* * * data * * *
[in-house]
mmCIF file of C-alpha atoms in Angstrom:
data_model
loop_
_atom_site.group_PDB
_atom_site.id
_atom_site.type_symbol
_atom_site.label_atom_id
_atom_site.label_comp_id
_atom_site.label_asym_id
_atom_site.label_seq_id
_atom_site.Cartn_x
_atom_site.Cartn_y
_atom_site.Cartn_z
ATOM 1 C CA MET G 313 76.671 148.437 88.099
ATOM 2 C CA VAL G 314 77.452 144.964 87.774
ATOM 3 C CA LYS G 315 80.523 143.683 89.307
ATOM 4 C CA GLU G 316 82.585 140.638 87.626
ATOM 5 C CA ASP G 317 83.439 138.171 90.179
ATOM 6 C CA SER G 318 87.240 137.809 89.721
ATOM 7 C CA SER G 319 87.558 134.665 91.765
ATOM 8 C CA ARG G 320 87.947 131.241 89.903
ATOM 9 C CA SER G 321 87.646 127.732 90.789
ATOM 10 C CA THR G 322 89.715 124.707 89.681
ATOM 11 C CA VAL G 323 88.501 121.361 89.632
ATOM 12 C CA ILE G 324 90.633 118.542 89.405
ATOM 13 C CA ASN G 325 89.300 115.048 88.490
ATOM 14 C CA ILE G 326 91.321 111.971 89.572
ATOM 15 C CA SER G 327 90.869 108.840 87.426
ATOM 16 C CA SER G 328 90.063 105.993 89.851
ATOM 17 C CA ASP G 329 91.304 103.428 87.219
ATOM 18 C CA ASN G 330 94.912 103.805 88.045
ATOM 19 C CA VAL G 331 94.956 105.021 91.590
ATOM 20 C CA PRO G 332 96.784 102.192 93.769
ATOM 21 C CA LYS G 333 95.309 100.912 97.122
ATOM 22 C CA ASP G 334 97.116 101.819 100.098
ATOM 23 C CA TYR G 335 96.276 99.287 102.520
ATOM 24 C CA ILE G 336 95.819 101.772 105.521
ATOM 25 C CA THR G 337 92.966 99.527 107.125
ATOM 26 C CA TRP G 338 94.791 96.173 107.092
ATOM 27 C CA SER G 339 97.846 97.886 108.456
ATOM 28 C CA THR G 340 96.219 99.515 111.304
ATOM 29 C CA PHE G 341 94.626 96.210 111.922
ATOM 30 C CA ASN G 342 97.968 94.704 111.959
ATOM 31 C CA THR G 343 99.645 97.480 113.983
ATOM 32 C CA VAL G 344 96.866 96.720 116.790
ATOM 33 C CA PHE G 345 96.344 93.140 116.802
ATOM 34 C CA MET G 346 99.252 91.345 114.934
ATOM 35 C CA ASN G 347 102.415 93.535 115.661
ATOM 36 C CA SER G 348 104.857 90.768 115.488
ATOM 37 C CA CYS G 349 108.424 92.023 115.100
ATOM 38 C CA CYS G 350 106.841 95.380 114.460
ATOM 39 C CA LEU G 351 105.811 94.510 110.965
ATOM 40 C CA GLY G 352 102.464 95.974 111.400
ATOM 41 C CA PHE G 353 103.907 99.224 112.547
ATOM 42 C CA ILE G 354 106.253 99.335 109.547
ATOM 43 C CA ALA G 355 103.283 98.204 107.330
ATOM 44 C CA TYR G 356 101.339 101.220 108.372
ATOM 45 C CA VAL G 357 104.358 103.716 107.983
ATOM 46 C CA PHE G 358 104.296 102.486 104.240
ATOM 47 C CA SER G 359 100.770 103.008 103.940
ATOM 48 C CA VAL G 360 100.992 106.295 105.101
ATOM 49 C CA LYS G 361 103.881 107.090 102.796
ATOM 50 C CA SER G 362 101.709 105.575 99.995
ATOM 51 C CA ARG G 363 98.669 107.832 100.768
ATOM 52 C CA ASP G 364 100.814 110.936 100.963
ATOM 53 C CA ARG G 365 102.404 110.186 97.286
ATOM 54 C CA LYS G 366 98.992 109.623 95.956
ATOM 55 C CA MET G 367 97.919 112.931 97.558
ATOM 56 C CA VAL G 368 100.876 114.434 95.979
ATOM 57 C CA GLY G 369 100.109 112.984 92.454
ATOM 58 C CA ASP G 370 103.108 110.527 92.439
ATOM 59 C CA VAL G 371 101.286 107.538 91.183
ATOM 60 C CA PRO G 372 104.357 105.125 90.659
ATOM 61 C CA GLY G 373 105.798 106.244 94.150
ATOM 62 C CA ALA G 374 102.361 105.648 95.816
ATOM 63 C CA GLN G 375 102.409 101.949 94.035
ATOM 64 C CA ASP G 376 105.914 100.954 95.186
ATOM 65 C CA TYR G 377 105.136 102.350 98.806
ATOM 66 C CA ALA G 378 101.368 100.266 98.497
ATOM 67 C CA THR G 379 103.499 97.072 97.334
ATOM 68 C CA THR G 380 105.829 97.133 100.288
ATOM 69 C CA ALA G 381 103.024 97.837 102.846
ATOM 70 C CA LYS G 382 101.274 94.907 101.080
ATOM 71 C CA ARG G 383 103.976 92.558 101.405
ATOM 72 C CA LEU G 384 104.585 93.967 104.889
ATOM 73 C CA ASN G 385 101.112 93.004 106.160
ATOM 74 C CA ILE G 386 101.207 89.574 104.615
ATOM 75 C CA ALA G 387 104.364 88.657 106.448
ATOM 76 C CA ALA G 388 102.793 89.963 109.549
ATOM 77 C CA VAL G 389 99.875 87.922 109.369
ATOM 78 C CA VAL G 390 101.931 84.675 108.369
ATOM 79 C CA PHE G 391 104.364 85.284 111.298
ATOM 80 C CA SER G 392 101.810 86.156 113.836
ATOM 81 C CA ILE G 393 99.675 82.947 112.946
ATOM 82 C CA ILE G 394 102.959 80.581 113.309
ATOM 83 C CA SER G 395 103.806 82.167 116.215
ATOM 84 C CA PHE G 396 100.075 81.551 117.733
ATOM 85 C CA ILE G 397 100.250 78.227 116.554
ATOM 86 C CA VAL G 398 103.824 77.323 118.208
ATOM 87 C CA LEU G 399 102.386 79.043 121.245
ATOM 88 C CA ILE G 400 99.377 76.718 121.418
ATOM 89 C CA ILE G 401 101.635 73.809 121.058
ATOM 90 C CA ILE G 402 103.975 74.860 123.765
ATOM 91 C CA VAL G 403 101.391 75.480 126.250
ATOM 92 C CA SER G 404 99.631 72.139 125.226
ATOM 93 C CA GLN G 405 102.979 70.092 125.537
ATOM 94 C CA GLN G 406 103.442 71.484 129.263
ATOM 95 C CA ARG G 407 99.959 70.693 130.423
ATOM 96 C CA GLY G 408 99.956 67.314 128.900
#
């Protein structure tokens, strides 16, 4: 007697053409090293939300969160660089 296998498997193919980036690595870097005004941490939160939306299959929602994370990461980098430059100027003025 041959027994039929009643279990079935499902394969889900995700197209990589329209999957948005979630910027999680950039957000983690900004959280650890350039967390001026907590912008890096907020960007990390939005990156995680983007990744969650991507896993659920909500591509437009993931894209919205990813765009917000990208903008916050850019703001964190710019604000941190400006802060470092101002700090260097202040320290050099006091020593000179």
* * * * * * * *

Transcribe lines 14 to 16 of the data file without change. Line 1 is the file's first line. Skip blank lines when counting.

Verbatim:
_atom_site.Cartn_z
ATOM 1 C CA MET G 313 76.671 148.437 88.099
ATOM 2 C CA VAL G 314 77.452 144.964 87.774